Bubba Watson added a second green jacket to his wardrobe with a wonderfully steady 69 in the final round of the Masters to finish the tournament at eight under par and beat second-place finishers Jordan Spieth and Jonas Blixt by three strokes.
In the following tweet from PGA Tour, Watson succinctly summed up his improbable success:
He offered up more insight about his mindset following the win in this tweet from Golf Digest's Ashley Mayo:
Watson began the final round tied for the lead with the 20-year-old Spieth at five-under. With 13 players beginning the final round under par, the action got off to a tight and thrilling start.
However, after an early surge, contenders like Fred Couples and Matt Kuchar couldn't keep pace with the leading score. For much of the day, this felt like a two-horse race between Spieth and Watson.
As the back nine progressed, Watson was able to even put Spieth comfortably in the distance, and the 35-year-old added his second Masters title in three years.
Have a look at the final leaderboard:
Couples started his day off with two birdies to move to three-under for the tournament and spark the notion of the 54-year-old winning his second green jacket—and doing so as the oldest Masters champion. Couples quickly cooled, however, and wound up firing a 75.
Still, as the Instagram from the Golf Channel shows, that didn't keep Couples from enjoying the closing moments or the gallery from enjoying the age-defying former champion:
Kuchar grabbed a share of the lead at six-under after a birdie on No. 3, but he four-putted the next hole, which was a par three, and was not a serious threat after. Kuchar steadied but fired a 74 and finished the tournament at two-under.
Meanwhile, Blixt had a strong closing round, but he made no serious charge at Watson while finishing at five-under with a 71 on the closing day. As a result, the majority of the focus remained fixed on the final group, and what a show they put on. Both players fought off the early nerves well.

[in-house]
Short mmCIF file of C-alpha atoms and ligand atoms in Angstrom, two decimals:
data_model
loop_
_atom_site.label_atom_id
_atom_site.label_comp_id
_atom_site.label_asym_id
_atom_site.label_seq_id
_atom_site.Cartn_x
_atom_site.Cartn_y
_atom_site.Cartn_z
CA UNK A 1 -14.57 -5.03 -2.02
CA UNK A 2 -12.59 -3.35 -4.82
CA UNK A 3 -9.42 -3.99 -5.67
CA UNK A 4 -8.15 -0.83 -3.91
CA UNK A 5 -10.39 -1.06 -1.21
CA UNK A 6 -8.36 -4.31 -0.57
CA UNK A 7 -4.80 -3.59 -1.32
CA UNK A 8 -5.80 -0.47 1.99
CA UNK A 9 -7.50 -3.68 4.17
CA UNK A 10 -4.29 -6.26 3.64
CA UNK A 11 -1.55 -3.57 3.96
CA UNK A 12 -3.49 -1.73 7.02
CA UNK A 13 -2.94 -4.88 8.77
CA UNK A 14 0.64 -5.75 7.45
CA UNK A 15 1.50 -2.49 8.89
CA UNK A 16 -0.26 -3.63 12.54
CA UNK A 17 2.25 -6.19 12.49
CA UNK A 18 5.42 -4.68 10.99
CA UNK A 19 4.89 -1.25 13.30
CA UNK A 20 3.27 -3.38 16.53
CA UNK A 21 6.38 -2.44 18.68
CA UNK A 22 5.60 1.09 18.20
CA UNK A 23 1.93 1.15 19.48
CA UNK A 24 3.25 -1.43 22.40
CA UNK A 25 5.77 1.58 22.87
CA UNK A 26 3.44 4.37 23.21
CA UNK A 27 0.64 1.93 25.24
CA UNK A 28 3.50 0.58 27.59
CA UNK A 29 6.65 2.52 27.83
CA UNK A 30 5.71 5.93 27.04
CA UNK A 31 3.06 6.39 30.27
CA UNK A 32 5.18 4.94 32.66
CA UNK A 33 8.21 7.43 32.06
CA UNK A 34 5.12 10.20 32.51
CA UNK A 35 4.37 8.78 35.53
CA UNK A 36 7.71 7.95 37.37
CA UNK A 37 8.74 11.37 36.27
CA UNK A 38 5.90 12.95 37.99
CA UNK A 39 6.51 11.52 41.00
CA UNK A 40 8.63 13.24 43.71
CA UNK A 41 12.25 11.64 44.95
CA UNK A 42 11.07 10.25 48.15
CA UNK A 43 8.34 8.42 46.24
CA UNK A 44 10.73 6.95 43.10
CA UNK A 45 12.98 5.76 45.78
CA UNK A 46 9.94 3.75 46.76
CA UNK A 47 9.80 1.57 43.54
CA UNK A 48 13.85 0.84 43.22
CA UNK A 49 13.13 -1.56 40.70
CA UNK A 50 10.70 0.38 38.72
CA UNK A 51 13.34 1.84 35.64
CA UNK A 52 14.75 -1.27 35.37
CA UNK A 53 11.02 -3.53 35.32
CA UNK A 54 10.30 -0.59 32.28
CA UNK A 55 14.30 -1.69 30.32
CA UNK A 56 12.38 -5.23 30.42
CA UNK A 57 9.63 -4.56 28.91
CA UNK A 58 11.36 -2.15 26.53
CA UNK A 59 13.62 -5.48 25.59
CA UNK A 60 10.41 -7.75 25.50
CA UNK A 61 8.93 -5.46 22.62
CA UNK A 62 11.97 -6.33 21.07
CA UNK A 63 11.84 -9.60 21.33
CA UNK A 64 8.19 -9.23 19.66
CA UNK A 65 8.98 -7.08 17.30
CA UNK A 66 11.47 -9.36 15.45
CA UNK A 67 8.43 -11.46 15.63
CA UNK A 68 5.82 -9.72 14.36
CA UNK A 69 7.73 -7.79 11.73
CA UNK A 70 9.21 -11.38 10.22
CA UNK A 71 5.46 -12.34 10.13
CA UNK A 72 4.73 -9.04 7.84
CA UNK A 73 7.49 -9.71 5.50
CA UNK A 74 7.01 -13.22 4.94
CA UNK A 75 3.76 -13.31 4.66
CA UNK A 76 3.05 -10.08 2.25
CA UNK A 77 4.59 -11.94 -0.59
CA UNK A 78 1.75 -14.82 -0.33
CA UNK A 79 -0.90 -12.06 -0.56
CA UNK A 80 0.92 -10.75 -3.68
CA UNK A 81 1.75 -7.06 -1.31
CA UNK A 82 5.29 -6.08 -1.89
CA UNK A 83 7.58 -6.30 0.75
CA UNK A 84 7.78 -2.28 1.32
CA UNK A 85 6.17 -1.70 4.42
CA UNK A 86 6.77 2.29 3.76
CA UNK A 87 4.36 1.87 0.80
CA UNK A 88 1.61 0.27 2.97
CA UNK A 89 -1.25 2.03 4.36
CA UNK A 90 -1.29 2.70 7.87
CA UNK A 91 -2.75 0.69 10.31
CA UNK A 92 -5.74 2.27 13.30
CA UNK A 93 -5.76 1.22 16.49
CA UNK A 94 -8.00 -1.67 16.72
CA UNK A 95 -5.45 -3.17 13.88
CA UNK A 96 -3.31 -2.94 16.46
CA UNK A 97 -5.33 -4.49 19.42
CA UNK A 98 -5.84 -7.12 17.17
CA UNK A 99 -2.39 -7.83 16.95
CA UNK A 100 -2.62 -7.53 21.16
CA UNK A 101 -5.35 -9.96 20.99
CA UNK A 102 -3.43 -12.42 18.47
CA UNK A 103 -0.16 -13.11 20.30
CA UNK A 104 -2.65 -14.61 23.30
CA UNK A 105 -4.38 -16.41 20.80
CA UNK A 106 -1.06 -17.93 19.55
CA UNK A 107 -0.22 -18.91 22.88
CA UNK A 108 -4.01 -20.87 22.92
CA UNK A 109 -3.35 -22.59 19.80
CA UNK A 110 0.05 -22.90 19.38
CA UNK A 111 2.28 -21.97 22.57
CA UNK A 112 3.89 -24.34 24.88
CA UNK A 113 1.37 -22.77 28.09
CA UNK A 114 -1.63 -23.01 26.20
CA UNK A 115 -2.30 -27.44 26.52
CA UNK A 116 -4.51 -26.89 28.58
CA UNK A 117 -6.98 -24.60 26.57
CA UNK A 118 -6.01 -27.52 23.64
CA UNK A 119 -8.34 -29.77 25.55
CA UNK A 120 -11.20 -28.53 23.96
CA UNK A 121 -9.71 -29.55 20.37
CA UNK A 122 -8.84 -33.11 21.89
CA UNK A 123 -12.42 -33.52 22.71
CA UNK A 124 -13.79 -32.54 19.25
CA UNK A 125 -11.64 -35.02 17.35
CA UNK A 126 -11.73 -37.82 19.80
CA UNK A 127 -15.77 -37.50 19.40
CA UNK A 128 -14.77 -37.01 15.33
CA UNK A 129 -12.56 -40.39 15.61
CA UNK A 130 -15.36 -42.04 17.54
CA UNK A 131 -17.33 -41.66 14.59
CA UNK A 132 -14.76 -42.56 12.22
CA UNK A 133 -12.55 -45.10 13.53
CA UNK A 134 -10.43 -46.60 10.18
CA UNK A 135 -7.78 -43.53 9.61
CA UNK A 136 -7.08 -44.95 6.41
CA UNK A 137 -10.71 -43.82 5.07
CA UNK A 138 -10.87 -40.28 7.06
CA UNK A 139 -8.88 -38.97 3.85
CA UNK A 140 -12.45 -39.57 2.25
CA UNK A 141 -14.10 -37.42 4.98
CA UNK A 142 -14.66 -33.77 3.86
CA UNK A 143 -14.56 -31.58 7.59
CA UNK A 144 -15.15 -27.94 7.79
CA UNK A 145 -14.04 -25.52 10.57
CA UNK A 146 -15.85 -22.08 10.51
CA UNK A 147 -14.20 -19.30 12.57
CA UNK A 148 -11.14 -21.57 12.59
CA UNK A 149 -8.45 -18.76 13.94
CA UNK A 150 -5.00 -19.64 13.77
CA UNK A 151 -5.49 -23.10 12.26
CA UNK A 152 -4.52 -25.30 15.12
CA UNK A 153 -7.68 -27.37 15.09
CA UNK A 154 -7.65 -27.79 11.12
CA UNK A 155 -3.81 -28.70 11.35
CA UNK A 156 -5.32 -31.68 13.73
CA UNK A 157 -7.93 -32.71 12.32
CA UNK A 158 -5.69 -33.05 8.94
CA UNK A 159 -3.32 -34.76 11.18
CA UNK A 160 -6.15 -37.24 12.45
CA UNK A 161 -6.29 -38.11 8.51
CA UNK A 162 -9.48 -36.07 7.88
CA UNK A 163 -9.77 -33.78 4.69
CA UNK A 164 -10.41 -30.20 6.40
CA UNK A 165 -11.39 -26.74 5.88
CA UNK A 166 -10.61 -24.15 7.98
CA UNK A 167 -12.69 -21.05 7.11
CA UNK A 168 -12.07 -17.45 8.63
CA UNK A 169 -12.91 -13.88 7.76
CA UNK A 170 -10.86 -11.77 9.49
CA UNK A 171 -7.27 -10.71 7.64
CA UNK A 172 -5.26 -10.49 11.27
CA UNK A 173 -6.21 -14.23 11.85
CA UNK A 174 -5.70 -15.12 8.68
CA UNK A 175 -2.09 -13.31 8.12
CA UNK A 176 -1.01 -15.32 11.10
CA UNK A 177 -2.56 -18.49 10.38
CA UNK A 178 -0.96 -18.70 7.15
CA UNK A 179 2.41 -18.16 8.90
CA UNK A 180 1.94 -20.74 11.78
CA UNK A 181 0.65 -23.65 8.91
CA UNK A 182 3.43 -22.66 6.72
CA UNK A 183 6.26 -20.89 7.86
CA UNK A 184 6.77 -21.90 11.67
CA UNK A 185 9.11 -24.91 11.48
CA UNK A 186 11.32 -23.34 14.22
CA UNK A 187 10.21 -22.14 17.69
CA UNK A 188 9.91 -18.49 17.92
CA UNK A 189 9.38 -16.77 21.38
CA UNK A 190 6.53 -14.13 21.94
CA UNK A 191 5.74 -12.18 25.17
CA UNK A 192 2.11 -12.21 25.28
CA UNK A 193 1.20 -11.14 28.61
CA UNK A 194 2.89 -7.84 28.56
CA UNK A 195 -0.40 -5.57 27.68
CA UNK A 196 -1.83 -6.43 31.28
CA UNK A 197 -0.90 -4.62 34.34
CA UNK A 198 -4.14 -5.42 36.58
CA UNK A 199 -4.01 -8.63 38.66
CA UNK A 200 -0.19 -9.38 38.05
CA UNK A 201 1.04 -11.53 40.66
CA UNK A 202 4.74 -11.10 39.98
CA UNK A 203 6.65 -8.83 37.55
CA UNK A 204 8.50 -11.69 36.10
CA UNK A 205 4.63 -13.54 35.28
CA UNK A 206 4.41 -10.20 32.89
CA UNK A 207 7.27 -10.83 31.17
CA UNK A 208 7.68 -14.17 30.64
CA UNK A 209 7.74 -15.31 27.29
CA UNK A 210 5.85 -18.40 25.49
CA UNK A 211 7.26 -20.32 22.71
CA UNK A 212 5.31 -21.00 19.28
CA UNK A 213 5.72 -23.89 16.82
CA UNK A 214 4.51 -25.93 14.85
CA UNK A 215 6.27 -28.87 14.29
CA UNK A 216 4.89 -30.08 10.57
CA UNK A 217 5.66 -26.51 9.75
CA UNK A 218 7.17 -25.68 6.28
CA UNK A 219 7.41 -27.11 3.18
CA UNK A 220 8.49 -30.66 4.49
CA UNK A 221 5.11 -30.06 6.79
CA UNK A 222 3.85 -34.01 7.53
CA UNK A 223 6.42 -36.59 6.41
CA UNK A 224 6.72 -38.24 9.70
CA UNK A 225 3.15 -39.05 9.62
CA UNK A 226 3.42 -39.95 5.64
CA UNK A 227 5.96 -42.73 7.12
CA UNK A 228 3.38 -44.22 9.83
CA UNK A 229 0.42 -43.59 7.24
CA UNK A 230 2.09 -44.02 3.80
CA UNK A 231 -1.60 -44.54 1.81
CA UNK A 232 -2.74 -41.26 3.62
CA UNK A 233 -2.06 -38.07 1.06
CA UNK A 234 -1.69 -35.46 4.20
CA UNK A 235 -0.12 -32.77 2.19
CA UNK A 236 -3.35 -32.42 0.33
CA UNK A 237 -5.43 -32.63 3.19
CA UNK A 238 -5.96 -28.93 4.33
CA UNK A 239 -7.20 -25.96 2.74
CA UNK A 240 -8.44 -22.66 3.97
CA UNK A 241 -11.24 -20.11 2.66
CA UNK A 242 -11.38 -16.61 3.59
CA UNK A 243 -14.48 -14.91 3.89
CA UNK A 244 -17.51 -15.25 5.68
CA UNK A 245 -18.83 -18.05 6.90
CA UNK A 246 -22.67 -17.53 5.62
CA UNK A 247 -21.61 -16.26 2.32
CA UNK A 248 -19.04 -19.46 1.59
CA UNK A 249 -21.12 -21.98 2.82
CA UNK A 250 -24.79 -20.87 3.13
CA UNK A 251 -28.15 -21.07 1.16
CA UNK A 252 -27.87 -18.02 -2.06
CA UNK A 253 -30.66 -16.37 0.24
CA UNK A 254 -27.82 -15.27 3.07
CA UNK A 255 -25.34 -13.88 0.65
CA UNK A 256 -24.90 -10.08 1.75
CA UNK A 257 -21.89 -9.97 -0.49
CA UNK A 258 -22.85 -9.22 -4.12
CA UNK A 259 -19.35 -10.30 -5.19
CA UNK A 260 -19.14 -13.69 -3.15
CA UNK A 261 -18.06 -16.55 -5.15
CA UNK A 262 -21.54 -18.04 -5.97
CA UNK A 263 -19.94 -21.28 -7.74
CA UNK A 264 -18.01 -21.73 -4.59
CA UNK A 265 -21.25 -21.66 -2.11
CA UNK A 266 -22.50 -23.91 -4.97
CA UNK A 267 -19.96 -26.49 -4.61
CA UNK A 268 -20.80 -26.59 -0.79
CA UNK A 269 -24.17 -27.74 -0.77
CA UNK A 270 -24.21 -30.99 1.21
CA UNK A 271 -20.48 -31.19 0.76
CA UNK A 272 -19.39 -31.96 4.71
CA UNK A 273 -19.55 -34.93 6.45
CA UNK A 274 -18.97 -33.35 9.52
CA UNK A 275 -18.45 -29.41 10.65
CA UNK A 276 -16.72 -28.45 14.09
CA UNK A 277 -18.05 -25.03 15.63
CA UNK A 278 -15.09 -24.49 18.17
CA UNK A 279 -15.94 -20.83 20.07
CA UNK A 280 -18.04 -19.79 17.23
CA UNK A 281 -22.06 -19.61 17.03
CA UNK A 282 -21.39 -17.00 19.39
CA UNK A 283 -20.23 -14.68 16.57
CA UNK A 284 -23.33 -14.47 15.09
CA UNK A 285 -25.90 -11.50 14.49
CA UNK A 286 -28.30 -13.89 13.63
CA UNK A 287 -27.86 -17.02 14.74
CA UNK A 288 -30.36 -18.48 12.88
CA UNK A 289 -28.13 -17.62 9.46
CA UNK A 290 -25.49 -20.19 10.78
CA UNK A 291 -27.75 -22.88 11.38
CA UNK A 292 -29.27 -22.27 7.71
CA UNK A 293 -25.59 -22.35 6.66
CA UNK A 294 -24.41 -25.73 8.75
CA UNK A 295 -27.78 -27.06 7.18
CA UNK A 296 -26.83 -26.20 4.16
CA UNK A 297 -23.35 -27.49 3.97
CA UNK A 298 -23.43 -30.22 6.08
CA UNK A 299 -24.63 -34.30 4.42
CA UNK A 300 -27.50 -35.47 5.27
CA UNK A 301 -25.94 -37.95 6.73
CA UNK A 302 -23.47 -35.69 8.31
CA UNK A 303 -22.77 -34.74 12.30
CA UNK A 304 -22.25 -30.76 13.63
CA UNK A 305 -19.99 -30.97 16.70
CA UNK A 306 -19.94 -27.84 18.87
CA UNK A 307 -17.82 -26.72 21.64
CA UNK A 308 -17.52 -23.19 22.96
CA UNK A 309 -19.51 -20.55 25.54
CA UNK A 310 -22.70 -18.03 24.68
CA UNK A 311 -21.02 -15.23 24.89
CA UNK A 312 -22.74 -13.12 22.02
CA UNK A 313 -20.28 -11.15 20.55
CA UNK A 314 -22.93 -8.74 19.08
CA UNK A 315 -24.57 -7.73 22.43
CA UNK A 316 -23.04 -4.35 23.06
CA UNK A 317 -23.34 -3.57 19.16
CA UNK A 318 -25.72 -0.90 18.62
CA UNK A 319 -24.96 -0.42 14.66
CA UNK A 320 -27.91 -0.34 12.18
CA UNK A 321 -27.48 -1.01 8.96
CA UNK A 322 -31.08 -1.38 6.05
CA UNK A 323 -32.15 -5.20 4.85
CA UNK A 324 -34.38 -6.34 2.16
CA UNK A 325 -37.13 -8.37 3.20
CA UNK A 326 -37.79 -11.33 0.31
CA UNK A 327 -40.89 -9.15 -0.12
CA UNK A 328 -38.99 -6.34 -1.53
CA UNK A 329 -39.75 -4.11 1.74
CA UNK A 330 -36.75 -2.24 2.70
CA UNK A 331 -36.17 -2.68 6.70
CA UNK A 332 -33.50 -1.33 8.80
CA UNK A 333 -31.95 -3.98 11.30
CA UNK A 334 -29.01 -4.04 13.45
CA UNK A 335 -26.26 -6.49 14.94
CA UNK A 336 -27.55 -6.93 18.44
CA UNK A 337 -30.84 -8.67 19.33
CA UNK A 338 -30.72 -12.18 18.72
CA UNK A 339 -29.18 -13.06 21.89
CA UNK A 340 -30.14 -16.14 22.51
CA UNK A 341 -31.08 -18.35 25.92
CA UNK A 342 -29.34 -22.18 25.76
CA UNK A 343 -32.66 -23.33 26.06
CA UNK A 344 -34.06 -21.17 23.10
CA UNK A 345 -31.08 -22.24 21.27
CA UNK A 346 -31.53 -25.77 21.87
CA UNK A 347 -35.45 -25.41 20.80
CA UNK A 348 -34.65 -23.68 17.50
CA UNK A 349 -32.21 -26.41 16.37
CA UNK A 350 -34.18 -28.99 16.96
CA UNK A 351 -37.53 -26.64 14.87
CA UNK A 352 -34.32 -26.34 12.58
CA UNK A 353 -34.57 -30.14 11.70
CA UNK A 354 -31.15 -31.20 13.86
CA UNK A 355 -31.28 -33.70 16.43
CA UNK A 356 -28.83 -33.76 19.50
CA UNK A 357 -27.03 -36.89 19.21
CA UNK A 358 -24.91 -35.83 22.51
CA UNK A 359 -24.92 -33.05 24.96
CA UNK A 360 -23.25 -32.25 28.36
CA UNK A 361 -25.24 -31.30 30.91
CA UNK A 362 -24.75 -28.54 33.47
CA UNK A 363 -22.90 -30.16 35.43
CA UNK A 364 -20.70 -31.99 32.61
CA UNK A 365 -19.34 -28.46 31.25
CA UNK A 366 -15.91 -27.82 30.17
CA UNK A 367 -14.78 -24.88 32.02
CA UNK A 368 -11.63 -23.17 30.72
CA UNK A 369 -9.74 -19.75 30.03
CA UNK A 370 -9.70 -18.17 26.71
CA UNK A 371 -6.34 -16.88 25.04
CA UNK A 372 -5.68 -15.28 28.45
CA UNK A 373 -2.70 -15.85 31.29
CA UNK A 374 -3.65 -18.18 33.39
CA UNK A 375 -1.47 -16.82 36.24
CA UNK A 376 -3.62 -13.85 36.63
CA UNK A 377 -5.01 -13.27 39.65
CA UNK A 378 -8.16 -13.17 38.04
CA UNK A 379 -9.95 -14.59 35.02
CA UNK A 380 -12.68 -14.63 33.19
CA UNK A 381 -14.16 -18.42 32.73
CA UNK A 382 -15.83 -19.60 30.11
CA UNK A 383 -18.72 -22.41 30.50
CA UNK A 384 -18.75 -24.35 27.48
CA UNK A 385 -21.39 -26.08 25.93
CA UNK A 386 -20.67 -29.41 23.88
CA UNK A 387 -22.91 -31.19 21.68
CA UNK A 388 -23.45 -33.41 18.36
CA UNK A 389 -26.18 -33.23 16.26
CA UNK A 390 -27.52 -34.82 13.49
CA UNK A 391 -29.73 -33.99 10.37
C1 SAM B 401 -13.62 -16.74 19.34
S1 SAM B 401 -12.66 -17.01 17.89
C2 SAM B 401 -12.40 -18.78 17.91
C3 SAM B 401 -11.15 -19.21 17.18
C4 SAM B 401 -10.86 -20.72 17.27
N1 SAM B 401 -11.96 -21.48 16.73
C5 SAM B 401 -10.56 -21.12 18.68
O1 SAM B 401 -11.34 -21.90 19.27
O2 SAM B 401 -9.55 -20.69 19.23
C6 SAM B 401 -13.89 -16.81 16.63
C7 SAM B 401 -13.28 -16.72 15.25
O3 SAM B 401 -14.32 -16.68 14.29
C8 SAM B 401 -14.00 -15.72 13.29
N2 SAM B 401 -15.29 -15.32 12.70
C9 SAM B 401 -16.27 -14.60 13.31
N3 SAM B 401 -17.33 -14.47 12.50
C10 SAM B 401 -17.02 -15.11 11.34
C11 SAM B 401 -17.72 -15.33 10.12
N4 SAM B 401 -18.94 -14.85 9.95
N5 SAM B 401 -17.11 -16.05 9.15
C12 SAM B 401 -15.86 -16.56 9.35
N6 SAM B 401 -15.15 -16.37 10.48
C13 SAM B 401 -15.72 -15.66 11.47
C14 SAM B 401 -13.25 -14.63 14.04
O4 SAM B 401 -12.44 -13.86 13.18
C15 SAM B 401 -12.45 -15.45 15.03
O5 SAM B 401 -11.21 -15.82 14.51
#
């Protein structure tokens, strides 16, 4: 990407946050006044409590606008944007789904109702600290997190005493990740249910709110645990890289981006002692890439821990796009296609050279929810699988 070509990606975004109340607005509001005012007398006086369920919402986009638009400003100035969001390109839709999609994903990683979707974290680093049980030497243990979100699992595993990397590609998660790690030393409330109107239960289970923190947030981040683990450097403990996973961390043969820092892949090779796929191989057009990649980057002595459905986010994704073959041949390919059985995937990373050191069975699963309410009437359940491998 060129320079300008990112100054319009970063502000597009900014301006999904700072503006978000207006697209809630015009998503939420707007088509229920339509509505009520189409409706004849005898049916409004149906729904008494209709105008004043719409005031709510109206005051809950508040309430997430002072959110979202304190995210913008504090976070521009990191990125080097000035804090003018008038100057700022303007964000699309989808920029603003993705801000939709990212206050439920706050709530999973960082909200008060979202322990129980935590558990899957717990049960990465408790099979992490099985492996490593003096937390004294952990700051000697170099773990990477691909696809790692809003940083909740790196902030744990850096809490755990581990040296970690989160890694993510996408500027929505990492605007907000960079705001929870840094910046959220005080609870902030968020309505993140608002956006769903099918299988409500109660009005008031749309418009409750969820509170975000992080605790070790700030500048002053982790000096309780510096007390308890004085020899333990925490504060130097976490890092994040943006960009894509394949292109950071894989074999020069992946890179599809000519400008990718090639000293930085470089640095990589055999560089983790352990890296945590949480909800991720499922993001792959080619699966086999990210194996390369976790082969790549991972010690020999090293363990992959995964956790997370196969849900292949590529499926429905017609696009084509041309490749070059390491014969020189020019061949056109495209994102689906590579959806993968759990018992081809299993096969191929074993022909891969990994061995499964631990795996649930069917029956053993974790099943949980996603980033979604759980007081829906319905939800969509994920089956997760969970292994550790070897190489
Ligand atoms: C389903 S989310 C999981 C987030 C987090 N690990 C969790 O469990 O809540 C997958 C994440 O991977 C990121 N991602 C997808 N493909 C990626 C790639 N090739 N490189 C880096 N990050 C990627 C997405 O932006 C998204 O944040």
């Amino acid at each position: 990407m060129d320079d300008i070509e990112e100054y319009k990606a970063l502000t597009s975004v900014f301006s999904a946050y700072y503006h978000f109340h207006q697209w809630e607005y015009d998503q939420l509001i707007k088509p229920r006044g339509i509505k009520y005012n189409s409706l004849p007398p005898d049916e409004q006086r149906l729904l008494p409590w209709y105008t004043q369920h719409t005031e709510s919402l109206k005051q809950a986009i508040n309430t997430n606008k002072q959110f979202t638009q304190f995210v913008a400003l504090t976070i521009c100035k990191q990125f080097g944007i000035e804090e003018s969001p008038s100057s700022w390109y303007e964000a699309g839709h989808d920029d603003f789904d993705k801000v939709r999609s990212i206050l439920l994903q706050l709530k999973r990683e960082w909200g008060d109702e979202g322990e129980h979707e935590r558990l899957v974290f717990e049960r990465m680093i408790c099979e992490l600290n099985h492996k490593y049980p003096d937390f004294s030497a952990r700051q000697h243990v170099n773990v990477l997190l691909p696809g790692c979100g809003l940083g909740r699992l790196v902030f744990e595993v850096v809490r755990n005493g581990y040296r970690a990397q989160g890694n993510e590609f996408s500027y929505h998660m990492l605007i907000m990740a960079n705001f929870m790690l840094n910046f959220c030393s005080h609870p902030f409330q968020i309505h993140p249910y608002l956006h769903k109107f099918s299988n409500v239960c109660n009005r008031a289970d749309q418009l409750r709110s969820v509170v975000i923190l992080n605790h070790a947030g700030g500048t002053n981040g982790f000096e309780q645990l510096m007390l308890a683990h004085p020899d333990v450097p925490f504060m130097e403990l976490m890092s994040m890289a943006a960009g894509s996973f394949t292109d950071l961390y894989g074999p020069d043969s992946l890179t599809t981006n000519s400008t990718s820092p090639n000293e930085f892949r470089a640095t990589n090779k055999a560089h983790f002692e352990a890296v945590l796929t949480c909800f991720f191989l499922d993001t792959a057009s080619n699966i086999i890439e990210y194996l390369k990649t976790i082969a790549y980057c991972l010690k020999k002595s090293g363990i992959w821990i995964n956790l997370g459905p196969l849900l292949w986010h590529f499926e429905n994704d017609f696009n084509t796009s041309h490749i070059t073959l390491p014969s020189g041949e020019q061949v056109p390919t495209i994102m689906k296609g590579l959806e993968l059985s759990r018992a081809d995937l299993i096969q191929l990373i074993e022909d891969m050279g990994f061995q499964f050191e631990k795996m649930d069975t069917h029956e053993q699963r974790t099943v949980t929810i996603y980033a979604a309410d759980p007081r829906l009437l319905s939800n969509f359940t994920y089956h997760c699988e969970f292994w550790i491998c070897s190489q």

It was Spieth, however, who got the early advantage with a birdie on the second hole in his bid to become the youngest Masters champ in history.
Watson then suffered a bogey on the third hole, putting Spieth up by two.
On the par-three fourth hole, Spieth landed in a front bunker. Meanwhile, Watson went pin hunting and had an easy birdie look. It looked like a two-shot swing between the two was moments away.
Then, this happened:
Watson sank his birdie putt, but he missed a chance to gain ground on Spieth after the remarkable bunker shot. No matter for Watson, as the booming lefty had plenty more birdies up his sleeve. Watson birdied three of the last four holes on the front side.
Looking like destiny was calling, Spieth birdied holes six and seven to move to three-under on the day. That is when the unbelievably poised Masters rookie began to see the moment catch up with him.
Spieth bogeyed the final two holes of the front and watched his two-stroke lead over Watson turn into a two-shot deficit.
Looking at two putts around 5 feet for par on eight and nine, Spieth watched both slide harmfully off the lip.
Watson bogeyed the 10th, and with Spieth regrouping to par the first two holes of the back, he took just a one-stroke lead into the par-three 12th.
As so many ill-fated shots before, Spieth's tee effort splashed down in the water in front of the green. Watson got up and down for par and Spieth made a tough 10-foot putt to save a bogey on the hole and trail Watson by just two.
Bubba further seized momentum with a monstrous drive on the par-five 13th. Golf Digest caught the moment:
After a poor approach, Watson left himself this putt for birdie:
With Spieth sinking a par putt, Watson's lead was up to three.
There was a big opportunity for a turnaround on the par-five 15th when Watson found the trees with his drive. With a three-shot lead, Watson could have opted for the punch out that landed in front of the water.
To the amazement of all, he opted to go for it. PGA Tour does a nice job of summing up the reasoning:
Watson's shot rolled off the back of the green, and he wound up "settling" for par to maintain a three-stroke lead.
Watson was relaxed the rest of the way and maintained his three-stroke lead by finishing out with a string of pars.
Coming into this season, Watson had been in a bit of a funk since winning his first green jacket. He's been tremendous this year. The win at Augusta was his second of the season, and he has now been in the top 10 in seven of his 10 PGA starts.
Given his form, it is not out of the question that Watson could win another major this year. Although Augusta suits his game well, when Watson is putting as well as he has this year, he will be a factor in most tournaments.
The next major is the U.S. Open, which will be held at the famed Pinehurst No. 2. To be sure, U.S. Open golf doesn't fit Watson's game as well, but as he proved at Augusta, it is never safe to count him out.
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